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Old   March 14, 2006, 17:43
Default hull resistance need help
hakan ozdemir
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hull resistance

I am trying to set up a problem in fluent. I want mesh a ship in gambit. I want to use multiphase model.

Would you please help me. This is my turn project and I need a detailed help as a university student.

I would appreciate if you help me.

Thanks for advance.

Regards Hakan

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Old   March 15, 2006, 03:51
Default Re: hull resistance need help
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Let us assume you can export your geometry as IGES or STEP file, import that file in GAMBIT, roll up your sleevs and form one volume form the imported faces. Construct a big brick around that ship, subtract the two using boolean operations, and pay attention not to keep the ship volume. Mesh the resulting volume, enjoy your project.
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Old   March 15, 2006, 22:13
Default Re: hull resistance need help
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I received your email, I guess it is better,for the time being, to use the forum, the discussion might call the attention of other readers and you might get useful feedback.

It is a floating moving ship, that is ok, but for a fluid dynamicist, it is just a moving body in a fluid. From this perspective, you have to follow the same guide lines as any other moving boundary problem.

1- Define the geometry

2- Define the model eqations that will be solved and the methodology to follow in order to meet the particulars of the problem you are solving.

3- Define the boundary conditions

Here is the plan detailed:-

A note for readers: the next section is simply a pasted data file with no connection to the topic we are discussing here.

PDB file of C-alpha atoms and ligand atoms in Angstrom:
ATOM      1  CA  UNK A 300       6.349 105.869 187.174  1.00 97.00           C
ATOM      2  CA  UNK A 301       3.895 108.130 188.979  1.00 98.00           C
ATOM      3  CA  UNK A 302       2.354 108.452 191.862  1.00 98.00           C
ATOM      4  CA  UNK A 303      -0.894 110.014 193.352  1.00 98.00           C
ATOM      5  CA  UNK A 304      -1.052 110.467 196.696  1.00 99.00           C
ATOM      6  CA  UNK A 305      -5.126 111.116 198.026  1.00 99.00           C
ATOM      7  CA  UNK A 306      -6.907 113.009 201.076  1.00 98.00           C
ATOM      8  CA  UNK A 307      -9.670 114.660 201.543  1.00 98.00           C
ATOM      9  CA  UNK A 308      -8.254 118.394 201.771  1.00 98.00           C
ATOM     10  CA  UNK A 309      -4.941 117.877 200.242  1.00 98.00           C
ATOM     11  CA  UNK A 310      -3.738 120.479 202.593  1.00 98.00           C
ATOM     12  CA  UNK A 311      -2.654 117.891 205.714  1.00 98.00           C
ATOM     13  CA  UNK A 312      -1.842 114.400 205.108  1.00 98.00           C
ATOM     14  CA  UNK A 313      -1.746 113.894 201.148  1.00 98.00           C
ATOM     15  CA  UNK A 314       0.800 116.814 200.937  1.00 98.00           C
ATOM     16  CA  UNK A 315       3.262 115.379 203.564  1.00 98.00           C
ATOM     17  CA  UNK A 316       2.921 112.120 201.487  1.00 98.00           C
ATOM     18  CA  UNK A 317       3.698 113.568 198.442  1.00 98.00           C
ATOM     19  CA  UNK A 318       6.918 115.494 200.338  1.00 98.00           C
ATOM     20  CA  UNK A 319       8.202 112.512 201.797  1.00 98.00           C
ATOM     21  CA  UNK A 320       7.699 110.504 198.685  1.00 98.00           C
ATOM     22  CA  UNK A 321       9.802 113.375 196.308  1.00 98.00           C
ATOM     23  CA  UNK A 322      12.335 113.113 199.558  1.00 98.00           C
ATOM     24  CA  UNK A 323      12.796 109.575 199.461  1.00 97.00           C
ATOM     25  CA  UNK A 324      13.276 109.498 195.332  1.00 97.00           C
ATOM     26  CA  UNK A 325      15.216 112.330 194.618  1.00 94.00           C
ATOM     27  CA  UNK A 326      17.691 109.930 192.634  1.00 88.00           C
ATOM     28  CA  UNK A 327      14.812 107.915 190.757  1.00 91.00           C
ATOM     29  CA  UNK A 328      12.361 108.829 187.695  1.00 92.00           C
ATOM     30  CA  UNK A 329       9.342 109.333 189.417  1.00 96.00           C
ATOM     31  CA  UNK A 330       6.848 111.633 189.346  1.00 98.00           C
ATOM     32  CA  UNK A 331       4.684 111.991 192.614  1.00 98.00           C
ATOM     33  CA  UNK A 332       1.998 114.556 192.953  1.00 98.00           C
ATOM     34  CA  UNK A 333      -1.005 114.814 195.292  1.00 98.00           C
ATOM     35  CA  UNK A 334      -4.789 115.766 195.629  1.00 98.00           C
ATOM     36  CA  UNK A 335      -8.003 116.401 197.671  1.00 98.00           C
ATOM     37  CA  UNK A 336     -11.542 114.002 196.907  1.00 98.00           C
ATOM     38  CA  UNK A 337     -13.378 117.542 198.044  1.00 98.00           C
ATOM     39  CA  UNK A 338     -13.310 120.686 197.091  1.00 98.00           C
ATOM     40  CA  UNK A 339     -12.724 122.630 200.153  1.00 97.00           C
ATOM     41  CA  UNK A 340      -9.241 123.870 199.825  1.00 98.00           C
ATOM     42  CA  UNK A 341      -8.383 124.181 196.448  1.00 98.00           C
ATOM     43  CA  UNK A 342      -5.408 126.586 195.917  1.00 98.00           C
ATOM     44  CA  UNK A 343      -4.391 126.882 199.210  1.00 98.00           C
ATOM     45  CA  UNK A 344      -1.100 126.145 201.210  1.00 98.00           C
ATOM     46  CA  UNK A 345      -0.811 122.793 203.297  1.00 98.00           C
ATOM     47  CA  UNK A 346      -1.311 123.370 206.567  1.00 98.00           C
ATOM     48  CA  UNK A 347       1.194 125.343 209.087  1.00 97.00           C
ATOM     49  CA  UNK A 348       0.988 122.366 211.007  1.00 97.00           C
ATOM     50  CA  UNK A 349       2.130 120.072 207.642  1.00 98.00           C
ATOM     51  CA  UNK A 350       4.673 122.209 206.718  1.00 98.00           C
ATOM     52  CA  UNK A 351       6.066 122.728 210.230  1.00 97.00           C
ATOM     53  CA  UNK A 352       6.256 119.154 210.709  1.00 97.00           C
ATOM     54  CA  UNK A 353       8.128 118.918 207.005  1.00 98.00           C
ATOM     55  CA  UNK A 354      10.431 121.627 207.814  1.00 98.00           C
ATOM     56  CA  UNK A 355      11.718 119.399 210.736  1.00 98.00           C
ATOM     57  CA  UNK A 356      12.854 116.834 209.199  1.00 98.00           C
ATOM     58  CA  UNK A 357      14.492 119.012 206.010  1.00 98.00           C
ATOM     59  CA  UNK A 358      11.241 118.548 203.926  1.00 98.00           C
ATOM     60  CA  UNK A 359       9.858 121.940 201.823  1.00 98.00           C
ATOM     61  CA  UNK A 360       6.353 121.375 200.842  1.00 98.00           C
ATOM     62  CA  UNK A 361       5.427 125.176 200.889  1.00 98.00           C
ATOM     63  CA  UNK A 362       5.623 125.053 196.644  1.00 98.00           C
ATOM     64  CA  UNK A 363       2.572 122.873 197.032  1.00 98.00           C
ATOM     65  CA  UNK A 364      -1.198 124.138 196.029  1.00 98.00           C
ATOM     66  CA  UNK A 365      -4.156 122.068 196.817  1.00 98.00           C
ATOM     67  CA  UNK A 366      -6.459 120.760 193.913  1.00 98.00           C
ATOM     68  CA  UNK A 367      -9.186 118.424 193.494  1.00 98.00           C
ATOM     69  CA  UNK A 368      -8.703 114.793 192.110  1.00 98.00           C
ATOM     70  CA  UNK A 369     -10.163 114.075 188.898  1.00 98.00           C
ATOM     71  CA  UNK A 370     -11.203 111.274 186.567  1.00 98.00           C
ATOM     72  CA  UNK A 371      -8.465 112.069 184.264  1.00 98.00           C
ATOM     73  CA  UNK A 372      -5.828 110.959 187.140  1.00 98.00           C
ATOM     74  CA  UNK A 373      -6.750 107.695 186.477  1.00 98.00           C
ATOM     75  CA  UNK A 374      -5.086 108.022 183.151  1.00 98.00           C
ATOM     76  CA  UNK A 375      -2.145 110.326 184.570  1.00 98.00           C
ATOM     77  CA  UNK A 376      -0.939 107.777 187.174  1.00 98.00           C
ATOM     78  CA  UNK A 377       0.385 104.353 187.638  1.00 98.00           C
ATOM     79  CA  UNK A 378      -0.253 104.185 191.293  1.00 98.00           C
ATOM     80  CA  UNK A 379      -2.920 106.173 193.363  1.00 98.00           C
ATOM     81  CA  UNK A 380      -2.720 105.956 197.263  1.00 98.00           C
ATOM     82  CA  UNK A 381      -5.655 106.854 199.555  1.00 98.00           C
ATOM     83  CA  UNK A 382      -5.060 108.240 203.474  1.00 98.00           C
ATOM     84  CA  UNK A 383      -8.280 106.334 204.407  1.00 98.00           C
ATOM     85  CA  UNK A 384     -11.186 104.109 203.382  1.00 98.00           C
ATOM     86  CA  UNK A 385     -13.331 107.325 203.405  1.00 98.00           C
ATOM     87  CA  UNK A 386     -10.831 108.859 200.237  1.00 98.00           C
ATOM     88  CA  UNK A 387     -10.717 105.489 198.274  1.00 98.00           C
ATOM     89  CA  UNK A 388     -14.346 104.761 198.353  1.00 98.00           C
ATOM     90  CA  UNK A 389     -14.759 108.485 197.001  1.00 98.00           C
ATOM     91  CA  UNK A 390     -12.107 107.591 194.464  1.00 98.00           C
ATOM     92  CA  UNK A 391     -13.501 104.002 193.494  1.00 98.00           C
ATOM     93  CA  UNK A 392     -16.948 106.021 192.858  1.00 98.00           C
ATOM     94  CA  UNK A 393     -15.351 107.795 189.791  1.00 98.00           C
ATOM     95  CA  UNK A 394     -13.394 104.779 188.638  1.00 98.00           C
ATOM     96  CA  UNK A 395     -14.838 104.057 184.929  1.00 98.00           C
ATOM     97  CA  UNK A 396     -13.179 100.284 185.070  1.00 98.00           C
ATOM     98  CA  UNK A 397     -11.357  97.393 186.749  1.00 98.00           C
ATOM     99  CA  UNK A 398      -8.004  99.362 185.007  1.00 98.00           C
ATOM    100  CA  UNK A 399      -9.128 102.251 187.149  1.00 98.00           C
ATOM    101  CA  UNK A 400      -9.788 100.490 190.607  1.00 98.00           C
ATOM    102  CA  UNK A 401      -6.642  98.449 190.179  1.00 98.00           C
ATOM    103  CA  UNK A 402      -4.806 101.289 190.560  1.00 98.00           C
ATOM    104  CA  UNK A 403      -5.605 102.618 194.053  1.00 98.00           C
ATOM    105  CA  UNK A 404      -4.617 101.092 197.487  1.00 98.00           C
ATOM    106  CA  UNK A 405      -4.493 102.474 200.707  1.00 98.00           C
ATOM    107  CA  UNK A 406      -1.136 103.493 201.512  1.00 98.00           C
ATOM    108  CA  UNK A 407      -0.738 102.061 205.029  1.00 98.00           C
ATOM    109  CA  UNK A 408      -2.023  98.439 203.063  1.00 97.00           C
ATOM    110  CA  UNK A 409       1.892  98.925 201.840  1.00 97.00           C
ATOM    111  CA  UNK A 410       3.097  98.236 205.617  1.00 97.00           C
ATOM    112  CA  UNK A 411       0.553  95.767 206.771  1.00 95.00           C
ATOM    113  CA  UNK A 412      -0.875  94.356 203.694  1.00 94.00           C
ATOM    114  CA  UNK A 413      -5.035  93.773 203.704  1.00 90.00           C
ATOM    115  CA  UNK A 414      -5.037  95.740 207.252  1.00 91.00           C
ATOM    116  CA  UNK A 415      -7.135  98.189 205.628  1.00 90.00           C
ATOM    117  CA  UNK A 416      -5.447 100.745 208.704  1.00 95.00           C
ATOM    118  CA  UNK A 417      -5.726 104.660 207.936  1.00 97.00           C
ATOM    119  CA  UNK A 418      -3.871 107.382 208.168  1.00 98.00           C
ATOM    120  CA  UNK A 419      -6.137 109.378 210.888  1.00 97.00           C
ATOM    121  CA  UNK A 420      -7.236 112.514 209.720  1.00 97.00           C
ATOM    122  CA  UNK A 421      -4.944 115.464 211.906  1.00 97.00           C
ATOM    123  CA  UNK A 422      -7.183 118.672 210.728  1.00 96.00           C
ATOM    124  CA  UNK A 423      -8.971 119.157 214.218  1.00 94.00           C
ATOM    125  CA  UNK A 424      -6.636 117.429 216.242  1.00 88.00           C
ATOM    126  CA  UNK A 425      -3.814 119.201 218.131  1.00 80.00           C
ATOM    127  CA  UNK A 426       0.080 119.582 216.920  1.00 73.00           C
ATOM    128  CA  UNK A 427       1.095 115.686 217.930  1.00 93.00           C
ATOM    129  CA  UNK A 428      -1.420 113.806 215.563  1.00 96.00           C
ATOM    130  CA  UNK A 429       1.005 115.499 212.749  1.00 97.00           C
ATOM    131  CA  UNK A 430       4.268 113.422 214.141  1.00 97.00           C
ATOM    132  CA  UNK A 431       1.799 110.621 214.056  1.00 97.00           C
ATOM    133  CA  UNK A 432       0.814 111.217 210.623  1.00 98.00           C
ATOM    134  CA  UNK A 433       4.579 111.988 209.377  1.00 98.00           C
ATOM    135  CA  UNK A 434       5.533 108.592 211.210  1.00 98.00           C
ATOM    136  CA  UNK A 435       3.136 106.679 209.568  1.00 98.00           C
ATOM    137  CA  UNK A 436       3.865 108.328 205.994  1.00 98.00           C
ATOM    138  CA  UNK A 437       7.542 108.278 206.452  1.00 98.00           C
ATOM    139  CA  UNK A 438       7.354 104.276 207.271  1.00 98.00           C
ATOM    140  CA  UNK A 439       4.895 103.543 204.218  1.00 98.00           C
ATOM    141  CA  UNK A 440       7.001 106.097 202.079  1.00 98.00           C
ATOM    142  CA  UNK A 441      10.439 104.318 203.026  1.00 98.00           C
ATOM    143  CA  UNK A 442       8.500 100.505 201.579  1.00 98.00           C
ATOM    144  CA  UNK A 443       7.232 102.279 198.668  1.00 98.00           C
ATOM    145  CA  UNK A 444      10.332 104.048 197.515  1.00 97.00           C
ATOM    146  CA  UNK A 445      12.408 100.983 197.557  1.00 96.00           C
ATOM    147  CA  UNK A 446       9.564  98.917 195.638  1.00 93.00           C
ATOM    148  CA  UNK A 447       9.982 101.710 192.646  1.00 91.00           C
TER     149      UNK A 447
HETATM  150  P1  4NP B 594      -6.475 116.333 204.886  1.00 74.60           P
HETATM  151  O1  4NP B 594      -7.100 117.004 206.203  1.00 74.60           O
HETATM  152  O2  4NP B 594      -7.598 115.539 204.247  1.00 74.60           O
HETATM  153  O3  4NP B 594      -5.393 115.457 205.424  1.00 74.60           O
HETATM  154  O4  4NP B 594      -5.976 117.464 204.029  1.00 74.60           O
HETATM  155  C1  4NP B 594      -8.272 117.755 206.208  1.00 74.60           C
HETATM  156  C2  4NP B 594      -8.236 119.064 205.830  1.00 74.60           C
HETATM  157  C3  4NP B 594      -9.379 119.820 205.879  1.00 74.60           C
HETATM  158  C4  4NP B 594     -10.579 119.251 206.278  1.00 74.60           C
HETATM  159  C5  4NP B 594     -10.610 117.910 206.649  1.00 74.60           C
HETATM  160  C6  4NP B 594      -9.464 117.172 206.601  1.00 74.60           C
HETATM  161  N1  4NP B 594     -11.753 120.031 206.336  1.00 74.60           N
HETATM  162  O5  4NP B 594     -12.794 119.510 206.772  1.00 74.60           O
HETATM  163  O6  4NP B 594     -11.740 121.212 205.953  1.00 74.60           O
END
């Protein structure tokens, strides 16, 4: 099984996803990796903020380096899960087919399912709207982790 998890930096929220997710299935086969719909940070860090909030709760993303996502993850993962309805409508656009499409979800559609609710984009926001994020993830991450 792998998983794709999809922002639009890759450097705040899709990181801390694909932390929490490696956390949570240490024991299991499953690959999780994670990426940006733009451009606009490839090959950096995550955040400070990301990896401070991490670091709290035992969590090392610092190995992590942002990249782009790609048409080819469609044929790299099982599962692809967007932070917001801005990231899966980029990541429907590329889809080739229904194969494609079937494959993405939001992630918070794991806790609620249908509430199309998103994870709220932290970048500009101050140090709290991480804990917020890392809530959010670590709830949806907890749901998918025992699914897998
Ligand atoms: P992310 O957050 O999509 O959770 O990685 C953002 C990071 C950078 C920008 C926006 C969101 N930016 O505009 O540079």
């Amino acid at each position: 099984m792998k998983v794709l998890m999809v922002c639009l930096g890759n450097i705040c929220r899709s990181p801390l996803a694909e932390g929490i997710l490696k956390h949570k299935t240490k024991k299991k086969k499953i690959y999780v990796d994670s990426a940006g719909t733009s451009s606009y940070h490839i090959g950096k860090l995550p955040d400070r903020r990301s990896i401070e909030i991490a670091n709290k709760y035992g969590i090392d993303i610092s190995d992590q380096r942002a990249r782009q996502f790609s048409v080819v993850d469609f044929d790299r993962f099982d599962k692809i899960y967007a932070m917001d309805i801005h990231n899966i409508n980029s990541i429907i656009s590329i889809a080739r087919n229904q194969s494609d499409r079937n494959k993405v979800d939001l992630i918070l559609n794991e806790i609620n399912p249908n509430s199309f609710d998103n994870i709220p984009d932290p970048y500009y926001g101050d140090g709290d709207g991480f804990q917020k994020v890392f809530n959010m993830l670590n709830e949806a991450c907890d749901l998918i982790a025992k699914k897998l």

1- Geometry: You already have done that (you have to read point 3, there is some modifications to be introduced).

2- We are going to solve the continuity and momentum equations, there is no need at this stage to solve the energy equation. Neither we need to consider the air resistance (It can be added latter on, just let us solve a simplified model and start). Because the water surface just reaches the water line of the hull, we need to use the VOF method (There are two good tutorials included in the help system of FLUENT and associated user center, down load and practice with them untill you are comfortable using the VOF method.

3- Boundary conditions

Ship hull, this is a moving wall

Water surface, this is an interface between the water and air Water domain, the outer limits are far field condition.

If you decide at this stage to include the drag caused by the air in your model, then the outer limits of this fluid region would have the same far field condition.

Important: From this last point you see that the Brick volume you have created in Gambit has to be split into two so one of them would represent the water fluid region and the other would represent the air fluid region. Although the hull velocity is small, but the boundary layer would be turblent half way of the hull (you can calculate the Re number based on the hull length to check this assumption), so when you solve the momentum equation you have to activate a suitable turbulence model, the k-e model would be fine.

There are two sources of information availble for you

1- The FLUENT Support engineer responsible for your university and the FLUENT Help system available on your computer

2- Use the internet, google for "ship drag" you will find more than you need. Let me know if I can be of further help to you. Good Luck

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Old   March 23, 2006, 04:37
Default Re: hull resistance need help
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I see there are many people interested to hull resistance. I want to post you, Ahmed, a problem I can't solve. I did many analysis on a tanker hull, I choose the 1:1 scale and VOF model. In this way, the convergence is more difficult, because I have Re = 10E7 instead 10E5, and you have to pay attention to mesg quality, discretization order and turbulence models. However, the results are very good, compare to tanks data. My objective was also to capture the wake at propeller plane, for this I choose a 1:1 scale, to avoid unknown scale effects. In all my analysis w (Taylor notation) is 0.20-0.23, the expected value is 0.29-0.32. This means, velocity inflow at propeller is greater then expected. I tried k-w SST, k-e Realizable, different type of mesh... I have always a lower w. Yes, there are a separation zone behind hull, but it is well predicted. From other parameters, i suspect my model is very good for "global" values (overall lift and drag, wave pattern..) but not so for "local" variables, like velocity in a little surface behind hull. Have you any experiences or suggestion about? Thanks and regards Nando
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